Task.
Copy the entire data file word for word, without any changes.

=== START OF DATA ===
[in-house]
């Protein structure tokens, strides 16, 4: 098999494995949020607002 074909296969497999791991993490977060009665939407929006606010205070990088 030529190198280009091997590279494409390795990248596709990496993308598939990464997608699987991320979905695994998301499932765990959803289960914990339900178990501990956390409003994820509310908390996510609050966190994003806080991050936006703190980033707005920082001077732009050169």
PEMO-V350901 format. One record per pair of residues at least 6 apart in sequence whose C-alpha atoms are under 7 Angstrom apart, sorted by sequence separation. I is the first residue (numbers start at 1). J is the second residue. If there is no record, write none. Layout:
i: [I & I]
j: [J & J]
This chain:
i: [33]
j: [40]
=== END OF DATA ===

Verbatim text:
[in-house]
């Protein structure tokens, strides 16, 4: 098999494995949020607002 074909296969497999791991993490977060009665939407929006606010205070990088 030529190198280009091997590279494409390795990248596709990496993308598939990464997608699987991320979905695994998301499932765990959803289960914990339900178990501990956390409003994820509310908390996510609050966190994003806080991050936006703190980033707005920082001077732009050169």
PEMO-V350901 format. One record per pair of residues at least 6 apart in sequence whose C-alpha atoms are under 7 Angstrom apart, sorted by sequence separation. I is the first residue (numbers start at 1). J is the second residue. If there is no record, write none. Layout:
i: [I & I]
j: [J & J]
This chain:
i: [33]
j: [40]